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Jewish Journal

The Secret History

Jonathan Kirsch's new book celebrates the iconoclastic spirit of Judaism.

by Ruth Andrew Ellenson

November 15, 2001 | 7:00 pm

"The Woman Who Laughed at God: The Untold History of the Jewish People," by Jonathan Kirsch (Viking Press, $14.95).

Jonathan Kirsch lives a double life that many lawyers only dream of.

An attorney specializing in the field of publishing law by day, he is also the best-selling author of several books on Jewish history and thought, including the 1997 book, "The Harlot by the Side of the Road: Forbidden Tales of the Bible," and popular biographies of King David and Moses.

Kirsch speaks with the thoughtfulness of someone who has greatly considered the various angles on the subject on which he is speaking. On this occasion, he is speaking about his latest book, "The Woman Who Laughed at God: The Untold History of the Jewish People," an overview of Jewish history that attempts to reconcile what Kirsch describes as his "part-Labor Zionist, part-traditionally observant" Jewish background.

From the story of Sarah laughing at God when he promised her a son in old age (the idea behind the book's title), to the iconoclasm of thinkers like Sigmund Freud, the book identifies the strain of questioning and adaptability in Jewish history that has allowed Judaism to survive and flourish.

Jewish Journal: What do you mean by "The Untold History of the Jewish People?"

Jonathan Kirsch: I want to express a very simple idea -- at the heart of Jewish religious tradition, at the very beginning of the Torah, we are given as a role model a woman who is audacious, spontaneous, bold and even impulsive. Sarah encounters God with sheer chutzpah, and is not punished for it. Reprimanded, but not punished. So, for any Jew who feels that the proper stance towards God as recommended by the Torah is one of meekness and submission and blind obedience, they are overlooking what I would argue are some of the core values of Judaism as expressed in Torah.

So, the woman who laughed at God obviously is the matriarch Sarah, who laughs when she overheard God promising her a child in advanced old age. Sarah shows what I think of as an endearing and refreshing audacity, and symbolizes to me a spirit in Judaism of daring that has translated itself into a spirit of innovation and invention, which is the core value of Judaism and what has sustained Judaism for over 3,000 years. This is the theme of my book -- what has sustained Judaism through reinvention after reinvention are the Jewish men and women who felt empowered [to make those reinventions]. The rabbinical Judaism we practice now is itself an innovation of the kind of biblical Judaism which came before it.

JJ: You spend much of the book examining biblical stories about people who had the audacity you speak of, both toward God and their fellow Jews.

JK: I am viewing Judaism as a contest between tradition and counter-tradition. Eventually, however, one doesn't suppress or replace the other -- they blend. The dissident views are never fully exterminated, but are assimilated into what it means to be Jewish. There has always been a conflict in Judaism between those who are "purifiers" and those who are "diversifiers."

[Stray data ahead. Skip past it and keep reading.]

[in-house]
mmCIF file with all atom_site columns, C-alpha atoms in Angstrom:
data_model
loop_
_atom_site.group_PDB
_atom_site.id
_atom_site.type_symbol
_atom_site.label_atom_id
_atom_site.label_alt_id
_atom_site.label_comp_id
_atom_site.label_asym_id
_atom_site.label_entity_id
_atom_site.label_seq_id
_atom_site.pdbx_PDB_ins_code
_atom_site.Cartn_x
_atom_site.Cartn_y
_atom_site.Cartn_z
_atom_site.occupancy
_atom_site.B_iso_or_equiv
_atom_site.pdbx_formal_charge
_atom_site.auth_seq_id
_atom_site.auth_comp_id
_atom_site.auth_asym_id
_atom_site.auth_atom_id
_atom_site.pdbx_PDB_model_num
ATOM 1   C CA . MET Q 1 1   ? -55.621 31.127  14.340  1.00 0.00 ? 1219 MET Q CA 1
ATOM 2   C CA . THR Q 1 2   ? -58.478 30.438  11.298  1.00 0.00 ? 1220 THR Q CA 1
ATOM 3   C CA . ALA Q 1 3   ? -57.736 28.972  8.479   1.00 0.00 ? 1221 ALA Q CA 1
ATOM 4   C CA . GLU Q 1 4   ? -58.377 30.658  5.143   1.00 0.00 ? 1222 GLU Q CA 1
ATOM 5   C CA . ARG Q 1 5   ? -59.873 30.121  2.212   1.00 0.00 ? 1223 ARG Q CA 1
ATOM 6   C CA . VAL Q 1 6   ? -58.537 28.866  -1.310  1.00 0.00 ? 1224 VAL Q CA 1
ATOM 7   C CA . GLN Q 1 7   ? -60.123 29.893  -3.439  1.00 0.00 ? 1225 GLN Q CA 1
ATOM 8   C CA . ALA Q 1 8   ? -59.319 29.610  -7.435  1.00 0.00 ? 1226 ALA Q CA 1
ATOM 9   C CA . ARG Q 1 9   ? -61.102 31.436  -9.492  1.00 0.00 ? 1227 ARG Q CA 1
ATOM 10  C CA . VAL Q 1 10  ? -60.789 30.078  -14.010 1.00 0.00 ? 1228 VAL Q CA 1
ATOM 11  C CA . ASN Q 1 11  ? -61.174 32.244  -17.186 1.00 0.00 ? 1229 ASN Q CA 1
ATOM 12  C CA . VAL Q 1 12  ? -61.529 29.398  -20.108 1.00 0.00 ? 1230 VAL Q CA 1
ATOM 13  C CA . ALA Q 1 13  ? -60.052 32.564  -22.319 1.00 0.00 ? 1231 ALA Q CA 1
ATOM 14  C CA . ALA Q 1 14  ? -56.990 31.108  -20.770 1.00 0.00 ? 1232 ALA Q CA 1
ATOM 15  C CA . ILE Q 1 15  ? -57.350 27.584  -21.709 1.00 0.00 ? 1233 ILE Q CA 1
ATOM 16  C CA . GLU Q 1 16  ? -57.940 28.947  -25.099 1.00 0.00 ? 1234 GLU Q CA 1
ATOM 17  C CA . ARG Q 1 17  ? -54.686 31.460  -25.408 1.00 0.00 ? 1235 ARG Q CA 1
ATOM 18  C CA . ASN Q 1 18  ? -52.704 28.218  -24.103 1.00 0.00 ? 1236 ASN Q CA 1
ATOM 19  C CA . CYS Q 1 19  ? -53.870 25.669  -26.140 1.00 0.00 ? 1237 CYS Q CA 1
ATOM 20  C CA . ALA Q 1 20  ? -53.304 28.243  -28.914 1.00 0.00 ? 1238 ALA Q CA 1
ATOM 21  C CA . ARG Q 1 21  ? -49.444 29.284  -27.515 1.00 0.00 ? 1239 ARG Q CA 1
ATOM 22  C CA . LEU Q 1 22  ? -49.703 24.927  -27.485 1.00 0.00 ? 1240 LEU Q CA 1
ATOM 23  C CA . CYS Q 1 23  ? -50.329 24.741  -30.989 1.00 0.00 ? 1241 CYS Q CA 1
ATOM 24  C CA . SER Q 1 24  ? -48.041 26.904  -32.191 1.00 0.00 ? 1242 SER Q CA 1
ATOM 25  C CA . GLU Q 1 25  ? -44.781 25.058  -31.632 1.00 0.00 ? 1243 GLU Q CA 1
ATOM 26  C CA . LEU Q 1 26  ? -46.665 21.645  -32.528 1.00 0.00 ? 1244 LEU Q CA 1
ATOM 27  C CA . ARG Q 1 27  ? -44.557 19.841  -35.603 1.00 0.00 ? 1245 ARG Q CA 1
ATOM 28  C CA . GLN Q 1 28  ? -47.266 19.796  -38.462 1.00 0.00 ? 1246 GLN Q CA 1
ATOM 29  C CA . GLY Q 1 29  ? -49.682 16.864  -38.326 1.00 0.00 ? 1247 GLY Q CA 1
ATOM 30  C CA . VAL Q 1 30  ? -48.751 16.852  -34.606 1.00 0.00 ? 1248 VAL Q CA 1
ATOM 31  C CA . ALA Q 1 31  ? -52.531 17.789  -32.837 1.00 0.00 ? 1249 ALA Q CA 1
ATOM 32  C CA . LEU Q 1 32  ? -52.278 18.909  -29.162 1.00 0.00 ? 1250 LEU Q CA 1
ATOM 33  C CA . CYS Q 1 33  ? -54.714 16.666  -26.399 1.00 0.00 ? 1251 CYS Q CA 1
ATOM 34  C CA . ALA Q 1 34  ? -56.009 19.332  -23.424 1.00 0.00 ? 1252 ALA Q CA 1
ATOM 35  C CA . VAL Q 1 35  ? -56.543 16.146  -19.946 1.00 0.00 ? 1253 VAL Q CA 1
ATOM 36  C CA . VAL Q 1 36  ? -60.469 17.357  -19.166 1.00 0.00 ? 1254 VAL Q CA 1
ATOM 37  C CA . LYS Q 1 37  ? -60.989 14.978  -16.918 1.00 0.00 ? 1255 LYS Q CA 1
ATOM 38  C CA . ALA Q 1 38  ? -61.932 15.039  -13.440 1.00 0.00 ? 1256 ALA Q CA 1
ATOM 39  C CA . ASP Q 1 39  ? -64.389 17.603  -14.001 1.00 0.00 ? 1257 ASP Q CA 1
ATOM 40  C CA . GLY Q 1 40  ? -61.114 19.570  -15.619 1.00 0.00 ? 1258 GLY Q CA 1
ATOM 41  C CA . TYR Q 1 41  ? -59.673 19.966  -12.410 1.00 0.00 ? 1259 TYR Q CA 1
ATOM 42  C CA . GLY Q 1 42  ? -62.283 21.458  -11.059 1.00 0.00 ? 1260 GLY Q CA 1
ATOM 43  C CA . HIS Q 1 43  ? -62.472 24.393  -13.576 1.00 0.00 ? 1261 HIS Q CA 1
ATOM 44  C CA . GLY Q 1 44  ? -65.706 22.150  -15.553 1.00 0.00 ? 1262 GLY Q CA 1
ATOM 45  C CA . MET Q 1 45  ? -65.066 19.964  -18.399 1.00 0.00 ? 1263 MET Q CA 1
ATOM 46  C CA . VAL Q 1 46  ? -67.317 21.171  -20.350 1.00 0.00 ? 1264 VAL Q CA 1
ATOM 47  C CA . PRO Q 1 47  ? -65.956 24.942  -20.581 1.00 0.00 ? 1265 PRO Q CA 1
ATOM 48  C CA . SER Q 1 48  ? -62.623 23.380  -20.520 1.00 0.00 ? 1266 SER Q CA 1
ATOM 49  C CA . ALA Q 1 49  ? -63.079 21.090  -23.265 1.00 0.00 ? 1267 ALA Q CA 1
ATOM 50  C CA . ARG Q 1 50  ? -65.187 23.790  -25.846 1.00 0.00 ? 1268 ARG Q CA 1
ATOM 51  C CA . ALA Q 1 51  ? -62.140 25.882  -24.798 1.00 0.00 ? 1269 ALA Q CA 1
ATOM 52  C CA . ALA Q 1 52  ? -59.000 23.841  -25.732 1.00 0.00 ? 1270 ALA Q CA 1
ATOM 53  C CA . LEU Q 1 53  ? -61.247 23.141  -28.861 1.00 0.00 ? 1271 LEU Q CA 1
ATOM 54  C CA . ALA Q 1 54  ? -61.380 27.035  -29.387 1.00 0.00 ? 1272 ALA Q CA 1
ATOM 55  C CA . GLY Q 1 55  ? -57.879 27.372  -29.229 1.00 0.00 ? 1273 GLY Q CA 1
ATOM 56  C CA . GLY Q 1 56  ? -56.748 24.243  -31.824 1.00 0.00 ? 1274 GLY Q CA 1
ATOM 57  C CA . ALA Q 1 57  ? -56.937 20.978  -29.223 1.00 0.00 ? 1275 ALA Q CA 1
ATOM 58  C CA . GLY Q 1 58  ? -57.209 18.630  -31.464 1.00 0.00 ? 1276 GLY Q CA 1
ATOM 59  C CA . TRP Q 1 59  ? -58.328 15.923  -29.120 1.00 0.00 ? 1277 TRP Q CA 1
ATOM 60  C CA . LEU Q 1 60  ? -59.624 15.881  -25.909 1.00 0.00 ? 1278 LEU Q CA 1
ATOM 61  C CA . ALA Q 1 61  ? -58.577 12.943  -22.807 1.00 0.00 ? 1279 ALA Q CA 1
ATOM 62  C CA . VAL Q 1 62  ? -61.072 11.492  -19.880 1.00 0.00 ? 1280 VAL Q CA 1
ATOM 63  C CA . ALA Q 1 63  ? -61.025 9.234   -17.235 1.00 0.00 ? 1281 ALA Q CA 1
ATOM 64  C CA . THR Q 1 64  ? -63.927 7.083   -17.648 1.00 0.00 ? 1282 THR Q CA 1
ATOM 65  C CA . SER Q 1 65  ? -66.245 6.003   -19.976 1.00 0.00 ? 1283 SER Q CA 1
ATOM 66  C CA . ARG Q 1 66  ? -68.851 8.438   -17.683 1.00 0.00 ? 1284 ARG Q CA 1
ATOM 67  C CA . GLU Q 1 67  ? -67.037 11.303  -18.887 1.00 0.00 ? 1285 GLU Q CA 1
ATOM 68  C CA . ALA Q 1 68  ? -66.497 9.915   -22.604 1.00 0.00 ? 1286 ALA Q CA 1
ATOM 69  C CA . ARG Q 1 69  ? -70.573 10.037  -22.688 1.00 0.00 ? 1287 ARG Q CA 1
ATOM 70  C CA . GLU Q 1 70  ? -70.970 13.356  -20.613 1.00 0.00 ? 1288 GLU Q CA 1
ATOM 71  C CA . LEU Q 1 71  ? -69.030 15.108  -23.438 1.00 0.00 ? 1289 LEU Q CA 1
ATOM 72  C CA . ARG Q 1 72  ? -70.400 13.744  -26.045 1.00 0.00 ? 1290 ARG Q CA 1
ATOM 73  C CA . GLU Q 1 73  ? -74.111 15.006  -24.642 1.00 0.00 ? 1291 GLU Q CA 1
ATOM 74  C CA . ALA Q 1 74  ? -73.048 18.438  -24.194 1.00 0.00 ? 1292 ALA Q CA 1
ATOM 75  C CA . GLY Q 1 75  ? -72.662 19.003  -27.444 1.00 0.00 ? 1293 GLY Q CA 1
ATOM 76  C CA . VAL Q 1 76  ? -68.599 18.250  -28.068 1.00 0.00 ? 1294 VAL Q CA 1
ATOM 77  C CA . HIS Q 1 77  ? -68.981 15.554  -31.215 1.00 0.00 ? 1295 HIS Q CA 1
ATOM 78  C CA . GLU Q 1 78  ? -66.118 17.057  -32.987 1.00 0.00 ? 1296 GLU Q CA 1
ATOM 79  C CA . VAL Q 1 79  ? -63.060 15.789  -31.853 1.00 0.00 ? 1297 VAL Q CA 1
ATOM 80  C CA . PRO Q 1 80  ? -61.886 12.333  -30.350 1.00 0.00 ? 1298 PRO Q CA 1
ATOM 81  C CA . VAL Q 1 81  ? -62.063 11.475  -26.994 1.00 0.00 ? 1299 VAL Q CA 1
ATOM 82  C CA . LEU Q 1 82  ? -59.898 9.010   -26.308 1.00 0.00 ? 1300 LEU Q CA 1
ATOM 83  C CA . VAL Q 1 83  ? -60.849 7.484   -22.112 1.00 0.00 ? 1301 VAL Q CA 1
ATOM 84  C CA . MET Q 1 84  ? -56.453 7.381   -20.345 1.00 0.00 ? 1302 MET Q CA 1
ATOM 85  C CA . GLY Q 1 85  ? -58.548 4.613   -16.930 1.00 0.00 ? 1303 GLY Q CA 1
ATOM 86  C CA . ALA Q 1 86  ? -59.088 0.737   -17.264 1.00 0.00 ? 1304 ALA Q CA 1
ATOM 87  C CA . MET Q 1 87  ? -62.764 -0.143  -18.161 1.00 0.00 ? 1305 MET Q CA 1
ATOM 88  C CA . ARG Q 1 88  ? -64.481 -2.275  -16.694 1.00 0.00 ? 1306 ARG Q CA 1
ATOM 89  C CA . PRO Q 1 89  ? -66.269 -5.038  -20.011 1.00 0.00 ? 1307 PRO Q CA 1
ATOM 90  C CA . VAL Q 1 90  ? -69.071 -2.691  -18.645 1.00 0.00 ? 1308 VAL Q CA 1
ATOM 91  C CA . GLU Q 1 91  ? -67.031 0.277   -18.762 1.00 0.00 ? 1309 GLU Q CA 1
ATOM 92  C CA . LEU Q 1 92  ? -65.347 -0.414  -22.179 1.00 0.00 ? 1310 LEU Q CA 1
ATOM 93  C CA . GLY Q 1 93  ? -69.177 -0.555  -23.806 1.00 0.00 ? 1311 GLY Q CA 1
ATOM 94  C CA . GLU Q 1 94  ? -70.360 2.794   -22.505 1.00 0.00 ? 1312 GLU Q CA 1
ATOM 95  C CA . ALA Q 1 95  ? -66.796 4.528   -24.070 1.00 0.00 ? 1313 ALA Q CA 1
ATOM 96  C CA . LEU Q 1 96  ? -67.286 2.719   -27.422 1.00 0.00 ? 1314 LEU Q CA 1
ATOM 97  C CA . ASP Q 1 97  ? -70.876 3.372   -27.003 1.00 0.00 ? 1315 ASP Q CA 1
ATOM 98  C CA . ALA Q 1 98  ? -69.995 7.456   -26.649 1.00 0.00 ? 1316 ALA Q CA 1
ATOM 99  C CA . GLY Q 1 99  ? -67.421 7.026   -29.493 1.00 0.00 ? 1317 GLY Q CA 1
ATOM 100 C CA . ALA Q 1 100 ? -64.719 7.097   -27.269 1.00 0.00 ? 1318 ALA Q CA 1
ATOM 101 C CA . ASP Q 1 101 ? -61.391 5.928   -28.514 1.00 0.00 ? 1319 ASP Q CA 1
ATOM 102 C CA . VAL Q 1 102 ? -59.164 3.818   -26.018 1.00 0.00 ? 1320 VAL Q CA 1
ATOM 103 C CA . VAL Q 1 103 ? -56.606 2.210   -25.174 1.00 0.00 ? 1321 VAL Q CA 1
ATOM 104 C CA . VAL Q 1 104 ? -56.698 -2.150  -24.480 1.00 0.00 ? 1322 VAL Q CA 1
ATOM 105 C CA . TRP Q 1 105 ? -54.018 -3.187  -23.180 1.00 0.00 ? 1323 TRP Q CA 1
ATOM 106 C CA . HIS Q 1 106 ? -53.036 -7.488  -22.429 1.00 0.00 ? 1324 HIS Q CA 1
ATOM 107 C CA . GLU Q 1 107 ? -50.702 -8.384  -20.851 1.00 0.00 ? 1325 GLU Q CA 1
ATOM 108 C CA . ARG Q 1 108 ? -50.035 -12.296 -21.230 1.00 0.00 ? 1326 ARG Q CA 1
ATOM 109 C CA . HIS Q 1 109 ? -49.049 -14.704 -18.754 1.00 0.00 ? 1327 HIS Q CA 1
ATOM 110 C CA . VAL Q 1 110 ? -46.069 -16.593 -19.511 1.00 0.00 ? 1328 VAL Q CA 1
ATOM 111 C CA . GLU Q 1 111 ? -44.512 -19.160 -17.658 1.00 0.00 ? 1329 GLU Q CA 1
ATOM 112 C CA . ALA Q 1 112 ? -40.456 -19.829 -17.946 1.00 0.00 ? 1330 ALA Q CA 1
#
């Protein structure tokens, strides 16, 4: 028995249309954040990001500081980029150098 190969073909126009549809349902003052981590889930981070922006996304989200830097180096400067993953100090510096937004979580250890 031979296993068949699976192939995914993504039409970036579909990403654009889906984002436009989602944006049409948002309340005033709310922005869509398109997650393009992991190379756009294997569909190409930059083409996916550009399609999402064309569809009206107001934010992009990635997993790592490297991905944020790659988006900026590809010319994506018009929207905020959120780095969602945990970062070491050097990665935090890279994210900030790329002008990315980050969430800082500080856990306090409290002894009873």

That idea comes up again and again in Jewish history. The Mitnagdim [supporters of rabbinical Judaism] thought they were better Jews than the Chasidim [supporters of an ecstatic and mystical movment in Judaism], and in some circles, I would venture to say they still do. There's an irony there because if you took the 90 percent of American [Jews], who are not very religious at all, the Mitnagdim and the Chasidim have much more in common with each other than with any secular or assimilated Jews. And yet they still find reasons to excoriate each other. Why? Because they each feel that they are the more authentic Jew.

JJ: Your book was written pre-Sept. 11, but it contains a very intriguing comparison of Judah and the Maccabees to the Taliban regime in Afghanistan. Why did you make the comparison, and would you reconsider the analogy post-Sept. 11?

JK: The reason Thomas L. Thompson, whose theory I quote about this, likens the Maccabees to the Taliban is because the Maccabees were fundamentalists who were willing to resort to violence against their co-religionists to enforce the strictest practice of faith. This is another example of why I call my book "The Untold History of the Jews," because most of us were raised to look at the Maccabees as freedom fighters. Chanukah has become the symbol of how Judaism is equivalent to Christian practice. This is a false idea in the actual history of the Maccabees.

The Maccabees fought against assimilation. Their most bitter enemies were not the Syrians -- they had a much hotter war against their fellow secular, Hellenized Jews. The Maccabees, or their followers, would go from village to village in the land of Judah, and any Jew who had failed to be circumcised, they would forcibly circumcise. They were willing to go beyond rhetoric and enforce religious law. That is why Thompson compares the Maccabees to the Taliban. I don't back away from it at all. I think it is an illuminating way for us to look back across history.

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